Here are three takeaways from the performance:
Revolution trot out jerry-rigged defense
Let’s get the positive out of the way first: Revolution right back Andrew Farrell put up an admirable performance in central defense Saturday night, helping anchor a makeshift back line that had three of four players out of their natural positions.
He made several goal-saving tackles, blocks and clearances, but was also up front about his failure to properly defend Hector Villalba on the play that led to Atlanta’s opening goal.
“My mistake on the first goal kind of doomed the team,” Farrell said. “Getting that goal away probably gave them a little boost and kind of opened the game up.”
Earning a positive result against Atlanta was going to be a tall task with a lack of defensive depth and missing left back Edgar Castillo (calf) and centerbacks Antonio Delamea (knee) and Michael Mancienne (suspension). But the back line put out by coach Brad Friedel Saturday – with central midfielder Luis Caicedo at right back, Farrell out of position in the middle and next to Jalil Anibaba, and midfielder/right back Brandon Bye on the left flank – is the result of a total front office failure.
Gabriel Somi, a left back in perfect health, didn’t even make the bench despite making $425,000, according to the MLS Players Union. He hasn’t made an appearance this season and was relegated to the fringes for most of last year, too, and is now taking up an international roster spot and eating salary cap money because the club failed to move him.
Beyond that, the defensive depth shows total laziness and naïveté – as if it was impossible for more than one central defender to be unavailable at the same time.
The Revolution have conceded at least two goals in four of the seven games they’ve played this season – four of which have been at home.
A rookie fired only shot on target
New England’s woes don’t stop at the back.
The team’s attack is in awful form as well.
No center forward has yet to fire a shot on target this season. The only effort on frame Saturday night came from Tajon Buchanan, a rookie who entered the match off the bench.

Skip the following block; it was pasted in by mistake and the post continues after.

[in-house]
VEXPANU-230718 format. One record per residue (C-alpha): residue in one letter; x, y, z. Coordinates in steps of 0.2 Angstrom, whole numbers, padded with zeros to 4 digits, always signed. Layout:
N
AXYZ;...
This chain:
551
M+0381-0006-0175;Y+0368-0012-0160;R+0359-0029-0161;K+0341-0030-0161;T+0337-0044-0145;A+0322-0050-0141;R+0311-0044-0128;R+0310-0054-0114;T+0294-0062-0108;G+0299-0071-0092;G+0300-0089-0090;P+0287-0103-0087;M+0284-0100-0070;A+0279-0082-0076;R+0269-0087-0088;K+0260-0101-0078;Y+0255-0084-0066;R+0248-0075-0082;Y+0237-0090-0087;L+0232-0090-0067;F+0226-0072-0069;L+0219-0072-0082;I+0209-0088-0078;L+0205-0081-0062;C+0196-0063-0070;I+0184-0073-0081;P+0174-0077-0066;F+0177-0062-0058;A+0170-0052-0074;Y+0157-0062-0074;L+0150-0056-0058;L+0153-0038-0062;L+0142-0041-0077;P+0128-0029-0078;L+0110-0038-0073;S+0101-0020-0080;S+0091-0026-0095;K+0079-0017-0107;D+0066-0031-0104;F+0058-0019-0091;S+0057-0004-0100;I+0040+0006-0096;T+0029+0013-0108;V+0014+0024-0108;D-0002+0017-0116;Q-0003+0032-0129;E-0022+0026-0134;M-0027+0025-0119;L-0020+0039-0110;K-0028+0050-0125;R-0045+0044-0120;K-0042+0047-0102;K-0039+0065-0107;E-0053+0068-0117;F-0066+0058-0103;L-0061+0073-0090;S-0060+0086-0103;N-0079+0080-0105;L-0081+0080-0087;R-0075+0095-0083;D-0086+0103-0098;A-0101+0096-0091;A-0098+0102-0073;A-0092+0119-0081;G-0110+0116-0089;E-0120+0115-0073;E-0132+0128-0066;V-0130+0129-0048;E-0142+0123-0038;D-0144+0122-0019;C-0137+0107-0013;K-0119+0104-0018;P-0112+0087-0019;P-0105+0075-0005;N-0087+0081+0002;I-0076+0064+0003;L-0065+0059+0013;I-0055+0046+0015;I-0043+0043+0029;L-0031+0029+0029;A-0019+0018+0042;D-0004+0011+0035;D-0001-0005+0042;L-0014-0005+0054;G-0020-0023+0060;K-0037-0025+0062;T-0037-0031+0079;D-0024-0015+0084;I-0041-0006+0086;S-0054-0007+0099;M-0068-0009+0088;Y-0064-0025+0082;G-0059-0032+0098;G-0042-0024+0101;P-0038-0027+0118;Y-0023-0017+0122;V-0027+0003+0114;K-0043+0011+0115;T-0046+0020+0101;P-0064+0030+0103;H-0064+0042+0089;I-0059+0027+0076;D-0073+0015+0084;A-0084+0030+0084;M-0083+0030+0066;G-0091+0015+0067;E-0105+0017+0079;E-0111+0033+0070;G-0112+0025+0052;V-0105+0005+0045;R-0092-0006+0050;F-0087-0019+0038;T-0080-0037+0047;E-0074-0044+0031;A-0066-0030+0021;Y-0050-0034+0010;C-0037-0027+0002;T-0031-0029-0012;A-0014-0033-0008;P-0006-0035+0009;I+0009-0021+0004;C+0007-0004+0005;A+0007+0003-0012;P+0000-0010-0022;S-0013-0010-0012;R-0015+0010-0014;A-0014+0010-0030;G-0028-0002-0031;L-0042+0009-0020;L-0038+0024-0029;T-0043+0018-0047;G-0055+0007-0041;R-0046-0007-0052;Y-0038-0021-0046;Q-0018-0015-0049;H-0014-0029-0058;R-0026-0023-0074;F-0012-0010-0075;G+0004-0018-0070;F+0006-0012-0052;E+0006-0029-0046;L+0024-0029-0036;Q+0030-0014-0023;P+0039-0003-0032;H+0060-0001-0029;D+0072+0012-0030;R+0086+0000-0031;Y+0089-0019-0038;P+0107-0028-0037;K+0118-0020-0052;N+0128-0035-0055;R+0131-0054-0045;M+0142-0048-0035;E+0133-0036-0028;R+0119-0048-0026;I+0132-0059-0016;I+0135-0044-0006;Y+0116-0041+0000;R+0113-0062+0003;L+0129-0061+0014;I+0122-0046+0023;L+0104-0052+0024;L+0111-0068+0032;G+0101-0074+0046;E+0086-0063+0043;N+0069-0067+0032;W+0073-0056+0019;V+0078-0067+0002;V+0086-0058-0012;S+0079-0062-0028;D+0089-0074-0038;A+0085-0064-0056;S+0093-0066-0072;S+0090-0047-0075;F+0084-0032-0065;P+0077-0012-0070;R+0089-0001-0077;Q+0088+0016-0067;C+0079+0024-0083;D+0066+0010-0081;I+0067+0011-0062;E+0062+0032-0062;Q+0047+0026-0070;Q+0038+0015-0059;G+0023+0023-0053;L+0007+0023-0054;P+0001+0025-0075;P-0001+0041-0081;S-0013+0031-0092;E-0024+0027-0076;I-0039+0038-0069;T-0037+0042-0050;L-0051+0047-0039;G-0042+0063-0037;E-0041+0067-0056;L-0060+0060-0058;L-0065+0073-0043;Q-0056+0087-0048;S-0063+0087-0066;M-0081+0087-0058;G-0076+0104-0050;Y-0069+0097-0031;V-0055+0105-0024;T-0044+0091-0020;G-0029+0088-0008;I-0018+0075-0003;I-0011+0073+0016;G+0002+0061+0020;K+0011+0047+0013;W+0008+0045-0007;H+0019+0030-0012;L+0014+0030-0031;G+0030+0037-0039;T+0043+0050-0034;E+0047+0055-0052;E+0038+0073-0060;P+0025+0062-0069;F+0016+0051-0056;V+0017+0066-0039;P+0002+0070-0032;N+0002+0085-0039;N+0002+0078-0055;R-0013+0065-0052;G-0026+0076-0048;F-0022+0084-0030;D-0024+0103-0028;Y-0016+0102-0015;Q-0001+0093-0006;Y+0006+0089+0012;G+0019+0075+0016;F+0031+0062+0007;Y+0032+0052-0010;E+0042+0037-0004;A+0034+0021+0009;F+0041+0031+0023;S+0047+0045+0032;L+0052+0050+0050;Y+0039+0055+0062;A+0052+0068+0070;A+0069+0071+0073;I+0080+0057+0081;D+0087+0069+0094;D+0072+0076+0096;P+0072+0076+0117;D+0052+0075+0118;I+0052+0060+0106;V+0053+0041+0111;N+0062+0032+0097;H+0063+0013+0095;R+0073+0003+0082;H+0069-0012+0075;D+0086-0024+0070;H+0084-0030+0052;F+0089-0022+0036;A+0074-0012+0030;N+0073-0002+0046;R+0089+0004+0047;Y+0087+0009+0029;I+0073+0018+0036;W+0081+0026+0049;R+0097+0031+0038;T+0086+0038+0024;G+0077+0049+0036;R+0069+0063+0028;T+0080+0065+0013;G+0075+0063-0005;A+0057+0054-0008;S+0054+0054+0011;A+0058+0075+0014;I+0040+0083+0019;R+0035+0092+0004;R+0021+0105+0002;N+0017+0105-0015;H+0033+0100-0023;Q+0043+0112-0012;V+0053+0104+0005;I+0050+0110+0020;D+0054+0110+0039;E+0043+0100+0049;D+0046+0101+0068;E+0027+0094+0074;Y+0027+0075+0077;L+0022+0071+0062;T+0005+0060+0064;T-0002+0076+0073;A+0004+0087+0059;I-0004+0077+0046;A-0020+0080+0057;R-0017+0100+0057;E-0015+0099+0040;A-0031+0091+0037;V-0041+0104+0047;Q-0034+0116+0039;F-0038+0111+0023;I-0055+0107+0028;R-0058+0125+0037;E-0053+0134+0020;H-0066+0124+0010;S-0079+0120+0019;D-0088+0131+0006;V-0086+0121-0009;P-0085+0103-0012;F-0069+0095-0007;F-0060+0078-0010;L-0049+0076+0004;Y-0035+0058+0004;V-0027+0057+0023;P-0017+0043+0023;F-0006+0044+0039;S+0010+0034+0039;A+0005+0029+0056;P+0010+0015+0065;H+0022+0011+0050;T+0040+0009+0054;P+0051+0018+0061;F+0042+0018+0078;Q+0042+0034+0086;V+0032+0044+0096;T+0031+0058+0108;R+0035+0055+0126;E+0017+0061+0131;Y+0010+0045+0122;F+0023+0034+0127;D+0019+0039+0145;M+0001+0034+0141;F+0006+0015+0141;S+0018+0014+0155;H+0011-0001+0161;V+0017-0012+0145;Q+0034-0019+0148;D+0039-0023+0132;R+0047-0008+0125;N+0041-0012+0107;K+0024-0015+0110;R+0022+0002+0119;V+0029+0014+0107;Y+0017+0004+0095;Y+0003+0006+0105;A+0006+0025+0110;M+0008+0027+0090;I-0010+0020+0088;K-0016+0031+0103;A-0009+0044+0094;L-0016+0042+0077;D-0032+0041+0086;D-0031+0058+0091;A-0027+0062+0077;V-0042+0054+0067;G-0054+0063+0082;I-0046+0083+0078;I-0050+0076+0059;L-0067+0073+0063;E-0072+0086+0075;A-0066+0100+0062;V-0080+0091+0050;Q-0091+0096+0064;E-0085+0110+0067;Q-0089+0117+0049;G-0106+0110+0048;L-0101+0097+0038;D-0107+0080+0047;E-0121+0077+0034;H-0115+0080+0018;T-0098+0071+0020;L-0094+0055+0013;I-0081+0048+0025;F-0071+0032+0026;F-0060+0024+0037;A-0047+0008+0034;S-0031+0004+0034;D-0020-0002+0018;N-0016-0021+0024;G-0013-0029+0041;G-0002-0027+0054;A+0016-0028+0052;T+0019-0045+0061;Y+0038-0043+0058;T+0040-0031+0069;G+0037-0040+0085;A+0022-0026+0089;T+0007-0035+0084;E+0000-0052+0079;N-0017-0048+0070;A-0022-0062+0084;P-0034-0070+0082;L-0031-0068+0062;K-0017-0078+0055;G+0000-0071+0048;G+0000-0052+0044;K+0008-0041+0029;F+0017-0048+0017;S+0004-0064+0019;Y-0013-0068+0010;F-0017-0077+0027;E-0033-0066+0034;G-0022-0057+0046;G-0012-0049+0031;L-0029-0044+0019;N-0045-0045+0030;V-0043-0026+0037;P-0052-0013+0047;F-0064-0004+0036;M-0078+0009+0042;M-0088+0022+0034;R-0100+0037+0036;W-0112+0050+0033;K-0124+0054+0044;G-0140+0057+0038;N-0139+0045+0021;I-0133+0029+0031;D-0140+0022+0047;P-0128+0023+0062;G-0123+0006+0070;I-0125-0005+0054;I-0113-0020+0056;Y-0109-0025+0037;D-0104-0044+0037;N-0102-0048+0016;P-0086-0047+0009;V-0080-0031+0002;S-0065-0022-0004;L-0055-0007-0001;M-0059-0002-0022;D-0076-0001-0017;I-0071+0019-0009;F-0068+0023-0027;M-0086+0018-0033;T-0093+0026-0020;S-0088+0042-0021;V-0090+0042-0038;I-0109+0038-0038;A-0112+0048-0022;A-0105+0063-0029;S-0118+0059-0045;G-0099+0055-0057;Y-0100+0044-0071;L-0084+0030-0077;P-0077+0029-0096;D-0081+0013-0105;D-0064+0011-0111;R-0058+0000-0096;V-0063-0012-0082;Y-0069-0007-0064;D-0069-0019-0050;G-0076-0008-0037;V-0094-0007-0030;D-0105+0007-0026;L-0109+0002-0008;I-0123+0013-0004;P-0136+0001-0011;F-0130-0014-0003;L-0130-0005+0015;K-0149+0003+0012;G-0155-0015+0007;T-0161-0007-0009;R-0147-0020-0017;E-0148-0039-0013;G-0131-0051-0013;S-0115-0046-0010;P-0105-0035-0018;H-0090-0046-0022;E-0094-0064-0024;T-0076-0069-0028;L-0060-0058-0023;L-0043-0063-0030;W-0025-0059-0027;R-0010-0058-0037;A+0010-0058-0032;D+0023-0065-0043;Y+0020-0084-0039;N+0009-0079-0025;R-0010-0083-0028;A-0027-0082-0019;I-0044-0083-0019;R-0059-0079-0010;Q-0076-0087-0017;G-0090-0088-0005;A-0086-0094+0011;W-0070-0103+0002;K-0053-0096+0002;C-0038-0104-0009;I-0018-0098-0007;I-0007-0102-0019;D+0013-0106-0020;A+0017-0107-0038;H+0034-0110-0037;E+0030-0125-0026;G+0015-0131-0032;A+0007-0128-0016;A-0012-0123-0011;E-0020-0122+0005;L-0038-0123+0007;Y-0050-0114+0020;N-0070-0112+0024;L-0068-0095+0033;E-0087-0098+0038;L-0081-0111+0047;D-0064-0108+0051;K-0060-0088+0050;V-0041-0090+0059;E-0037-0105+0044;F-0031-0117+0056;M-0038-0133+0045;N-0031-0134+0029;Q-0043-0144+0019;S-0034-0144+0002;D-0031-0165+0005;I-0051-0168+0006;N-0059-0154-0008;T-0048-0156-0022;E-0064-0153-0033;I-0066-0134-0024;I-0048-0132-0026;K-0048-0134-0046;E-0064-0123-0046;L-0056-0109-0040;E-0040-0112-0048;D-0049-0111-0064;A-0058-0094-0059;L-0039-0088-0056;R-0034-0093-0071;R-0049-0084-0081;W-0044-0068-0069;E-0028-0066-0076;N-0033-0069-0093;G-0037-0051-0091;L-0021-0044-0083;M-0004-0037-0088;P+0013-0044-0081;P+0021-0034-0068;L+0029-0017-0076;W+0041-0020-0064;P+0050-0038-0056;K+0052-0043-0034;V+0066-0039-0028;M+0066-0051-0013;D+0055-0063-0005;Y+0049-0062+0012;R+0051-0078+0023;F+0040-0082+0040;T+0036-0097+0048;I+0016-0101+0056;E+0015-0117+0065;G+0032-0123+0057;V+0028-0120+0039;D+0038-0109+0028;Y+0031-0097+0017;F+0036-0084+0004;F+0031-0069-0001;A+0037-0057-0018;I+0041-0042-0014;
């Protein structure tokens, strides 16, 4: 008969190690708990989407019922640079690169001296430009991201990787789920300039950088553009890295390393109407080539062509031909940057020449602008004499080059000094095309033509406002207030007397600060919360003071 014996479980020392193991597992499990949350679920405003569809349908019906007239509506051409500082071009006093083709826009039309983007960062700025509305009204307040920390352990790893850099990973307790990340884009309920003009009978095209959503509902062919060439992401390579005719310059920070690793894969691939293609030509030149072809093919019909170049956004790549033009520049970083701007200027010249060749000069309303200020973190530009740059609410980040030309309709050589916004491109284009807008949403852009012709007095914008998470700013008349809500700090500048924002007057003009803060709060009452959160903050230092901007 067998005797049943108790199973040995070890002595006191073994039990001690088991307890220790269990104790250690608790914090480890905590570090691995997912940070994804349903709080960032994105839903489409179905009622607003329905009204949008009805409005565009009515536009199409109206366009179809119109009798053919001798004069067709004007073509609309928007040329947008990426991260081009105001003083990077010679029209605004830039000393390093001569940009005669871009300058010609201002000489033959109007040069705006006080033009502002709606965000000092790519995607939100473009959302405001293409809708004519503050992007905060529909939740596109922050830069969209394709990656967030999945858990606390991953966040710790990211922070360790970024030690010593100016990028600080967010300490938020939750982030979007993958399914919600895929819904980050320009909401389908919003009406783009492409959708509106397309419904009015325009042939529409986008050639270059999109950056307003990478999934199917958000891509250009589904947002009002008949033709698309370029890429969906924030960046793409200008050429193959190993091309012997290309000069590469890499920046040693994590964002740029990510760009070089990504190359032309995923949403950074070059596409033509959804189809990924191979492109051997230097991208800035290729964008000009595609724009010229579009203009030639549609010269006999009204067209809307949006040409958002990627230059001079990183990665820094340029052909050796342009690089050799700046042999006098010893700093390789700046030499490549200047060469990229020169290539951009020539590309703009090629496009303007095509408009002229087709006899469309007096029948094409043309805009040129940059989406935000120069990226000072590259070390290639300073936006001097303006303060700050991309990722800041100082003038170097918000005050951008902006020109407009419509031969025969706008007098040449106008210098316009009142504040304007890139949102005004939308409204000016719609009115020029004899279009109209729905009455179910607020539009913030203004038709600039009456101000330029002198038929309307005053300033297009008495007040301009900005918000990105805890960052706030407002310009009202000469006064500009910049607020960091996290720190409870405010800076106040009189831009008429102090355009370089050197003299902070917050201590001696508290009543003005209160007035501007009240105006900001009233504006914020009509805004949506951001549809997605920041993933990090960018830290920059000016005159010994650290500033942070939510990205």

Friedel said his side “needs to be a bit more ruthless” in front of goal, but so far none of his or his staff’s efforts have made a difference on a consistent basis.
New England has scored just five goals this season – the second-fewest in MLS – none of which have come from a true striker.
Carles Gil accounts for three of the team’s goals, but Atlanta, like Columbus Crew SC earlier this season, showed teams can effectively turn off the Revolution’s attack by neutralizing Gil in midfield.
This might be as good as it gets
Friedel got the benefit of the doubt for missing the playoffs in 2018 because it was his first year with the Revolution and he couldn’t claim ownership for how most of the roster had been constructed prior to his arrival.
Those excuses are no longer legitimate. The sample size on Friedel is now quite substantive, and it doesn’t paint a rosy picture.
Statistics show the New England Revolution are one of the worst teams in the entire league. They’ve lost five games – three at home – and swap players in and out of a starting XI that doesn’t seem built for much more than pressing. Starters like Diego Fagundez and Luis Caicedo don’t seem to have clear, defined roles in the team’s current system, while veterans like Teal Bunbury and Juan Agudelo look like shells of their former selves. Even Cristian Penilla, the team’s reigning MVP, has floated in and out of the starting XI and hasn’t matched his form from last year.
What was striking Saturday night was how Atlanta beat New England at its own game. Atlanta pressed the guts out of the Revs to generate turnovers, but also managed to calm things down when necessary and play a possession game.
That style of play is precisely what Friedel has been trying to instill in his team for the last two seasons.
The Revolution got dispossessed 18 times Saturday, compared to just five times for Atlanta. The defending MLS champion also bossed possession 53.3 percent to 46.7.
Friedel now has an all-time MLS coaching record of 11-18-12. He has a home record of 9-7-5 – just barely above .500.